Posted on May 21, 2020

Hockey Has a Racism Problem, but Its Biggest Stars Remain Silent

Shalise Manza Young, Yahoo! Sports, May 20, 2020

Let’s rip the Band-Aid off from the top: the silence of white NHL players when it comes to the racism their fellow black hockey players continue to endure is deafening.

On Tuesday, a powerful piece written by former NHL player Akim Aliu was posted to The Players’ Tribune, and in it, Aliu details more of the racist abuse he endured from childhood on as he pursued his NHL dream. Aliu wants to see change in hockey, to make “Hockey is for Everyone” more than a catchphrase rolled out for a couple of weeks every year.

Aliu didn’t say it, but in order for that to happen, white players will have to step up and speak out.

I’m not talking to the black players here. They know what racism is; they’ve experienced it. It’s not their job to fix it. Not alone anyway.

No, with only a reported 43 players of color in a league of over 700, they cannot create change by themselves. And again, it’s not their job.

In the six-plus months since Aliu revealed on Twitter that his then-coach Bill Peters directed the N-word at him repeatedly in 2009 over Aliu’s taste in music, he hasn’t gotten a lot of support from those within the sport. We’re hard pressed to find any of the NHL’s stars who have gone on the record, whether with reporters or on social media, to condemn racism within hockey.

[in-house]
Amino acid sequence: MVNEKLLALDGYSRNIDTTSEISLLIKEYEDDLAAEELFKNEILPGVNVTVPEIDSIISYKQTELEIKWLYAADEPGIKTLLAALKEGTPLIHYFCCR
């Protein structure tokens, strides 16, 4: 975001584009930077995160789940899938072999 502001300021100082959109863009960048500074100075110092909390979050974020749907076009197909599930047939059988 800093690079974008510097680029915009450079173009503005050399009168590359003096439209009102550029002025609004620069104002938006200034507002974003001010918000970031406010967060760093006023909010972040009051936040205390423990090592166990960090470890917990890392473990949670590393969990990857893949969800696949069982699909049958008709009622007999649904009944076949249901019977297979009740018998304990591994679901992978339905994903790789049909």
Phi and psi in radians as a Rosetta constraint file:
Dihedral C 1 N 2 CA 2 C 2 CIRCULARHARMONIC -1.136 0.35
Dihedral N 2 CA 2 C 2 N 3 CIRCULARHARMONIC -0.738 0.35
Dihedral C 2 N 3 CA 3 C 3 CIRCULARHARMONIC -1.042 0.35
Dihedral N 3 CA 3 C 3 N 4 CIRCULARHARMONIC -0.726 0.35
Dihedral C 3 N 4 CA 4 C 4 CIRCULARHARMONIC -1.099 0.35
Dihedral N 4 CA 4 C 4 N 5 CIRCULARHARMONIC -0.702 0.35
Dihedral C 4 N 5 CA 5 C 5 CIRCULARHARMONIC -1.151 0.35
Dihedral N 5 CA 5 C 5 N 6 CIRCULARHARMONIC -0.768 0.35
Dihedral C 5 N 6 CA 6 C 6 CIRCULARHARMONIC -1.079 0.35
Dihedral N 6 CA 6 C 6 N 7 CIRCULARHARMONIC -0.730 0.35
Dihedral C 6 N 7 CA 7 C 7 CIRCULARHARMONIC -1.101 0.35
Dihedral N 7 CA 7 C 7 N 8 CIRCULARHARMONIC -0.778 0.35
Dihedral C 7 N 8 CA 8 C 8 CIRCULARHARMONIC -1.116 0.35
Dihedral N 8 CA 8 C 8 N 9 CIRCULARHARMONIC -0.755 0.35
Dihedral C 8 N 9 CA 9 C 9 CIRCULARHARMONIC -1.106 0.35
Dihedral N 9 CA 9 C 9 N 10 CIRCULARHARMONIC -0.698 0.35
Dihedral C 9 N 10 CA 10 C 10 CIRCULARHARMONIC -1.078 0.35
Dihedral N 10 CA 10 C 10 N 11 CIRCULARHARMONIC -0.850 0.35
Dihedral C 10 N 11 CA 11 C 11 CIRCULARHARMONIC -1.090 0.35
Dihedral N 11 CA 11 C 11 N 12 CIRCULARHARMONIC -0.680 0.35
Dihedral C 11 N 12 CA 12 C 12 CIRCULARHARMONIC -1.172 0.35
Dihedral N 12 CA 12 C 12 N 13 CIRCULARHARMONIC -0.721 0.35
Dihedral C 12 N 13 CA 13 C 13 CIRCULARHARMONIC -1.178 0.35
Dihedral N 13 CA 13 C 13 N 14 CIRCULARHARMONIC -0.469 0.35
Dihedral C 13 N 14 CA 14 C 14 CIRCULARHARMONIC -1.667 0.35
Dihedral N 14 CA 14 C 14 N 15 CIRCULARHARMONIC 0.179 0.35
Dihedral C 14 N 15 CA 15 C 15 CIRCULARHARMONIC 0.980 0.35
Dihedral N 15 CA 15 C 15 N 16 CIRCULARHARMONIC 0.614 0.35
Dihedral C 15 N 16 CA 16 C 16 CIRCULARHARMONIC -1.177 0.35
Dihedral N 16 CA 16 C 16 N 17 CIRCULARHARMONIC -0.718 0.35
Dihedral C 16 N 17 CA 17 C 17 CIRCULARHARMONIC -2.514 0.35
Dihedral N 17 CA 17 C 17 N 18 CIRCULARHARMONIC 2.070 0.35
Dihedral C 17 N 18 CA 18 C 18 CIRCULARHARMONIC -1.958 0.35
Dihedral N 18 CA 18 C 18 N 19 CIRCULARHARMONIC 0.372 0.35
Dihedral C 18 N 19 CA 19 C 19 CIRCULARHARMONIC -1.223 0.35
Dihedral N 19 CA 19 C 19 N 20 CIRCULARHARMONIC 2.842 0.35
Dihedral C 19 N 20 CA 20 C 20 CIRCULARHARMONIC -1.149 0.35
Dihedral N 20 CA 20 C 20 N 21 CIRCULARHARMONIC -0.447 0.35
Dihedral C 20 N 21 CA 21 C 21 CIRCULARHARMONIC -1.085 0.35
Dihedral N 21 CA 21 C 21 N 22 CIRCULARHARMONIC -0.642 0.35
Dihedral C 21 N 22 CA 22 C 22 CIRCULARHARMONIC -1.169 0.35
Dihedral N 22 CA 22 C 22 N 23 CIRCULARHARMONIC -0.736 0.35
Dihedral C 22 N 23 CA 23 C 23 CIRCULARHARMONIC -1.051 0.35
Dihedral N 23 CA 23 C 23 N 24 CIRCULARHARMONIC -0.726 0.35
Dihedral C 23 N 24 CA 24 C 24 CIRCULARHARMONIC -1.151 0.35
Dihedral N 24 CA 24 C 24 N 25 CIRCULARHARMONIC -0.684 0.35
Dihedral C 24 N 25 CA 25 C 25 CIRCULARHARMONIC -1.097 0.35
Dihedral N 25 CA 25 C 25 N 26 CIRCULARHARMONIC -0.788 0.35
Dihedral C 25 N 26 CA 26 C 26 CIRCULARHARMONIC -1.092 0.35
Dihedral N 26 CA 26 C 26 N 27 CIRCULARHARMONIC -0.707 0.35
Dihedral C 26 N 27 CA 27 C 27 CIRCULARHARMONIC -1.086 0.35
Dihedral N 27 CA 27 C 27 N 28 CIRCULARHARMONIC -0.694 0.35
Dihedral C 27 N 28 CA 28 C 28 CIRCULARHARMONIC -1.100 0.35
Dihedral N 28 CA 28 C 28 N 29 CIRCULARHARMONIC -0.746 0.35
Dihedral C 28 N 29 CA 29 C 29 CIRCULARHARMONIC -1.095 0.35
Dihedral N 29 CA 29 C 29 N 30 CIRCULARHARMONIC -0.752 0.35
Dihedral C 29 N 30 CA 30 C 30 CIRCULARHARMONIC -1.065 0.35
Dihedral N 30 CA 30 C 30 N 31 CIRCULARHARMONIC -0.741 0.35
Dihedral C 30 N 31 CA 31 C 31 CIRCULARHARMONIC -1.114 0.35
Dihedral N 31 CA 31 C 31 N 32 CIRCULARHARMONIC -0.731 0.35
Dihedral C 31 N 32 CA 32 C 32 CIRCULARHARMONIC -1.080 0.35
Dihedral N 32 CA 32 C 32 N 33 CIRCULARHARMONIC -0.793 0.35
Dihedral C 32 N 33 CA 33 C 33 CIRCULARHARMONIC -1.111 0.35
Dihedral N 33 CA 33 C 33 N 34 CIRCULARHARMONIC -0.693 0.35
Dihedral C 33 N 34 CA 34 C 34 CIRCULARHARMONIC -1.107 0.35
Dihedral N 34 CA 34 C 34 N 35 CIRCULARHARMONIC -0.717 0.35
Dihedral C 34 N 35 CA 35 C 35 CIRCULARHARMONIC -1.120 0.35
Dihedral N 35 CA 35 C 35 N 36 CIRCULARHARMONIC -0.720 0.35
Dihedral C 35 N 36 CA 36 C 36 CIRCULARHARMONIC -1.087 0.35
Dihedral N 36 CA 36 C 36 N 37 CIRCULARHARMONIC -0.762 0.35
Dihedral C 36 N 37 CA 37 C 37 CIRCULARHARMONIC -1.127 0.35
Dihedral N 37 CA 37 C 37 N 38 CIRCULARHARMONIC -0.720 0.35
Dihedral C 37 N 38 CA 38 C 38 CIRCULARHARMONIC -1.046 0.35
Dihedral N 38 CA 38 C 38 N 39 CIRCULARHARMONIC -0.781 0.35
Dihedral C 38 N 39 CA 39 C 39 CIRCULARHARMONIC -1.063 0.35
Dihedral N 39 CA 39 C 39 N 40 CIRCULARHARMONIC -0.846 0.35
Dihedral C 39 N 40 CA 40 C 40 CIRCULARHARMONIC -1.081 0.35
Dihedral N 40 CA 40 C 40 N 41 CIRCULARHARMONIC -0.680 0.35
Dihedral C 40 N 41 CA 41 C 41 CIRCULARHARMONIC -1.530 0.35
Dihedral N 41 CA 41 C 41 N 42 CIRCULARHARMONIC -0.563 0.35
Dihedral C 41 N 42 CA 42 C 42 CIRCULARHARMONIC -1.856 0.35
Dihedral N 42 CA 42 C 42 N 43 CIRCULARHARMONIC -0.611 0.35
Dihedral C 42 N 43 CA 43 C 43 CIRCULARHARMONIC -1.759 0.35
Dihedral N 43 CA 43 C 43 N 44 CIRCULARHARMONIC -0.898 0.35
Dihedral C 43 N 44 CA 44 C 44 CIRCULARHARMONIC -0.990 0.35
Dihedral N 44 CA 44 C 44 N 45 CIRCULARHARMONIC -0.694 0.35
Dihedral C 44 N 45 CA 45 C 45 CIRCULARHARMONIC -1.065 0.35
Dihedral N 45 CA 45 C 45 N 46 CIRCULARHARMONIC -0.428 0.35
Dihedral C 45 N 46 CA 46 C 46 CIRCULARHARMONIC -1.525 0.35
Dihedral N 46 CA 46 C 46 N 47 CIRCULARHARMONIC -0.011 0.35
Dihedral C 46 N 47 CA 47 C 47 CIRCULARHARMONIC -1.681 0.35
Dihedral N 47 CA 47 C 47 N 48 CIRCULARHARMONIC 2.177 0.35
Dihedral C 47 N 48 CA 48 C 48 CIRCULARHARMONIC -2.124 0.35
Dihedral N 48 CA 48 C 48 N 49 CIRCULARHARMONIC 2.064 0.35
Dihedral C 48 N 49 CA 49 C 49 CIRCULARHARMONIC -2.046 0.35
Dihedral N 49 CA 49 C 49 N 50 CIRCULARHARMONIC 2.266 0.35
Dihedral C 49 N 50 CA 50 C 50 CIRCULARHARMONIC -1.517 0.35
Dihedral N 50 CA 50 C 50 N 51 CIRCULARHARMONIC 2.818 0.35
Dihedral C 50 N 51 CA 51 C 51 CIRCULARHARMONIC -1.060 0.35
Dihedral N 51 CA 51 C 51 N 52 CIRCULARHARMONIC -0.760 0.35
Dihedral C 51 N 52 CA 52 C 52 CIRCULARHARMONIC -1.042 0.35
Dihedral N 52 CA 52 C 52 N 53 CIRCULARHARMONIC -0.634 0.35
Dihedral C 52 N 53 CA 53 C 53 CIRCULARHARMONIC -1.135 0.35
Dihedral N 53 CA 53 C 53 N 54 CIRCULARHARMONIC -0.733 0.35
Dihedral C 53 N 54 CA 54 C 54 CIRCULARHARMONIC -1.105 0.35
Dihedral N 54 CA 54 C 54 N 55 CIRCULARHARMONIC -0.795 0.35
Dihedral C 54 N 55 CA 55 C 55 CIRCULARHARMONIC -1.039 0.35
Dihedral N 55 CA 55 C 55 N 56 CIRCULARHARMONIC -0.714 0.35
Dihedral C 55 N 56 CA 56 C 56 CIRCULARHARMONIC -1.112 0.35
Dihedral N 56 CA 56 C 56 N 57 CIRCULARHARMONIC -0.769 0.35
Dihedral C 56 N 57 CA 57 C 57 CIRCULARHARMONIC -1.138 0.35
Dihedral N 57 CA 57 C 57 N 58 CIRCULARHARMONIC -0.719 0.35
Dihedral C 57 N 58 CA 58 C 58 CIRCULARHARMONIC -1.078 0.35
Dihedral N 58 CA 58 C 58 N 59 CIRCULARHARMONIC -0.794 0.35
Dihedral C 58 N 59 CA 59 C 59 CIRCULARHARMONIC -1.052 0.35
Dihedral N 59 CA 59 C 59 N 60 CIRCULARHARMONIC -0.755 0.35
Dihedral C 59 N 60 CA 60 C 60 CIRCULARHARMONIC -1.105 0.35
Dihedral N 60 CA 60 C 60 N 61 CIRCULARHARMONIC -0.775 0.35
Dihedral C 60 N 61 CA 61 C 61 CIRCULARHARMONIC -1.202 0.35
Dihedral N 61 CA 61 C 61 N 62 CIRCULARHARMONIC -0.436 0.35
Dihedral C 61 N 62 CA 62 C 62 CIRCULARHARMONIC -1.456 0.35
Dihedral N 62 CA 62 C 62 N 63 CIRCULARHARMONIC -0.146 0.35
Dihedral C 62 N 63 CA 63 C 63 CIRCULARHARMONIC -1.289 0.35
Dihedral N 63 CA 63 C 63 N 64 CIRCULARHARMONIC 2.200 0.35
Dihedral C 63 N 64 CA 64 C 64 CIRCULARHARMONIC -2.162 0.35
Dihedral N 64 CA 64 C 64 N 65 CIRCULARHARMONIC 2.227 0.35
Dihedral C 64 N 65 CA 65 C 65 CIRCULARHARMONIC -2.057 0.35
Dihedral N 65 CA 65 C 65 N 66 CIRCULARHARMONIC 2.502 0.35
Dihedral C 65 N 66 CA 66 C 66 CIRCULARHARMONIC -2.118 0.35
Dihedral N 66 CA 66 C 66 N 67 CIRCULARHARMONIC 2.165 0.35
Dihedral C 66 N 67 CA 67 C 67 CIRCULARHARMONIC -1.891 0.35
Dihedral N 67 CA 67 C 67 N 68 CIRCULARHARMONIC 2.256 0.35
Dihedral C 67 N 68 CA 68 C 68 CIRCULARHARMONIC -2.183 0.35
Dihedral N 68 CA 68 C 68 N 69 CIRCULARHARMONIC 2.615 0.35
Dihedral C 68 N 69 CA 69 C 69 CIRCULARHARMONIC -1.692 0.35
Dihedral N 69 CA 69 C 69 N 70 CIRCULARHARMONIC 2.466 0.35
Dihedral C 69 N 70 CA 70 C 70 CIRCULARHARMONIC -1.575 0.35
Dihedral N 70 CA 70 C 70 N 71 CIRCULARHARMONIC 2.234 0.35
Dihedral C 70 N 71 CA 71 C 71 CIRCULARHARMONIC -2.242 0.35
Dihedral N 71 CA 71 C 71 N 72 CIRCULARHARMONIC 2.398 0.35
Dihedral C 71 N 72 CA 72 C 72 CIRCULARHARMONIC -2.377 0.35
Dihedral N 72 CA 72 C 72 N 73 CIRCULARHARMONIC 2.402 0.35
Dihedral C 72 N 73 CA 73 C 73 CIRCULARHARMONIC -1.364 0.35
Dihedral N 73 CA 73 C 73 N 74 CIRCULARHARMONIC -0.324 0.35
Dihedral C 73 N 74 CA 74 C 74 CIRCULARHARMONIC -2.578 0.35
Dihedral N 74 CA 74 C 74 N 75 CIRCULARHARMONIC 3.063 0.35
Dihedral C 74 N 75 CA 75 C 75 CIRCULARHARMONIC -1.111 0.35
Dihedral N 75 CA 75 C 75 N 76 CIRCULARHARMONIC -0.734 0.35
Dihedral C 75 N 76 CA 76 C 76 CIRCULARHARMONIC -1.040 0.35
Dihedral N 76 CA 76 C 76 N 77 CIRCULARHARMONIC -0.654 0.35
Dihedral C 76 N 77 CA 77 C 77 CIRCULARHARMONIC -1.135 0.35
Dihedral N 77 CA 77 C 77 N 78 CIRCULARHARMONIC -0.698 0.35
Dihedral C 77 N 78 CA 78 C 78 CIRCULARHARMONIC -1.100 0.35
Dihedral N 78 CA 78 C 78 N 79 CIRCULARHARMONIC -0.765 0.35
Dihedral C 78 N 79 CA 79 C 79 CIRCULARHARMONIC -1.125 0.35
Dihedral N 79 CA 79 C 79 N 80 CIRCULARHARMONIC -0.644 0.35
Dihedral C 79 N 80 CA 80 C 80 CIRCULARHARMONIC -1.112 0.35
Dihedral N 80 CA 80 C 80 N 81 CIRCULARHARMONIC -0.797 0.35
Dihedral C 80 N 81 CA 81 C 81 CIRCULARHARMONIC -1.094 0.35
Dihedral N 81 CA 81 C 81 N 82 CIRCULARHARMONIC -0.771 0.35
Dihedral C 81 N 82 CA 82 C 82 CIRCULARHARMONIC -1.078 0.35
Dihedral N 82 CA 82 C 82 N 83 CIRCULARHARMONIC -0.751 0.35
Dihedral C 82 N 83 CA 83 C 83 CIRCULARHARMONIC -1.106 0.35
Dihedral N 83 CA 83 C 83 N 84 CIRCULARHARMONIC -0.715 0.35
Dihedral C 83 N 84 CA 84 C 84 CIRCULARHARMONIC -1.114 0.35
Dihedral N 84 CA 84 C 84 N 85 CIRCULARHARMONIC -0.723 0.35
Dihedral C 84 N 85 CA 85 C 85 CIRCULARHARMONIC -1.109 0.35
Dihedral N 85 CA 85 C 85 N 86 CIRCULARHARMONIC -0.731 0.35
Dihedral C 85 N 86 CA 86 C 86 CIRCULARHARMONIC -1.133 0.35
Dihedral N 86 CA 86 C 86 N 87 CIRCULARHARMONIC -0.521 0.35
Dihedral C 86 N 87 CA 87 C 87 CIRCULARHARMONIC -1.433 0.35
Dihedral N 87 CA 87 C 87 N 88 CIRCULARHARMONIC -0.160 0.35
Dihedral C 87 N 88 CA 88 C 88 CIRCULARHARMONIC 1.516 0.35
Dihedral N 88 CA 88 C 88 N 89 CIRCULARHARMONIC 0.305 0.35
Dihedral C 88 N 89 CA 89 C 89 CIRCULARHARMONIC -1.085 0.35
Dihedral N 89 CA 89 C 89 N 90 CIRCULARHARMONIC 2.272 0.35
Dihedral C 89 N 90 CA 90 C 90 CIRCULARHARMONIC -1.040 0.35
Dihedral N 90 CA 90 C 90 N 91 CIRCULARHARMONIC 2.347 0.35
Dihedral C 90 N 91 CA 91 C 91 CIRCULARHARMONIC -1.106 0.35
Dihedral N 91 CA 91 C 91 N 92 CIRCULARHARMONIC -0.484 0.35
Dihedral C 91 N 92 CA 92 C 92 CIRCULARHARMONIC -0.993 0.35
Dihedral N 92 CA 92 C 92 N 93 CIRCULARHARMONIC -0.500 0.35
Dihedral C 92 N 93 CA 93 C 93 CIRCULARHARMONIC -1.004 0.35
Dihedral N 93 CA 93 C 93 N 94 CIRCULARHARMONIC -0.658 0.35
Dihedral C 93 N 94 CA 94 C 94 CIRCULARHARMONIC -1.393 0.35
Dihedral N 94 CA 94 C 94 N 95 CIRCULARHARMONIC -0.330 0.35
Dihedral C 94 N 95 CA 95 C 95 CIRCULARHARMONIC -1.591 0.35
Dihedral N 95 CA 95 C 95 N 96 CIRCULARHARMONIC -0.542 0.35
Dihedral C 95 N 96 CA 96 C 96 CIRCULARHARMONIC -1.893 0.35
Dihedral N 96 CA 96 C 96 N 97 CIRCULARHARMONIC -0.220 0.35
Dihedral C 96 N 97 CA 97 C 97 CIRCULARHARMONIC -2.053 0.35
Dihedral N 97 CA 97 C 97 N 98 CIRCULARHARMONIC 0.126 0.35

Aliu wrote that he’s met with NHL commissioner Gary Bettman to discuss inclusivity, and that their discussion is ongoing. At the Board of Governor’s meeting last December, Bettman reportedly unveiled new league policies and training programs, including mandatory counseling on racism and bullying for NHL personnel. He also said there would be an anonymous hotline to report such incidents.

{snip} Bettman also said that the league has retained an outside firm to investigate other “issues that have already been brought to light,” and that there’s plans for an executive inclusion council that will work at the league and club levels.


Aliu wrote that he doesn’t want to drag hockey and everyone associated with it into the mud. He wants to fix the game he loves.

If he’s going to do that, he’s going to need help — help from white players.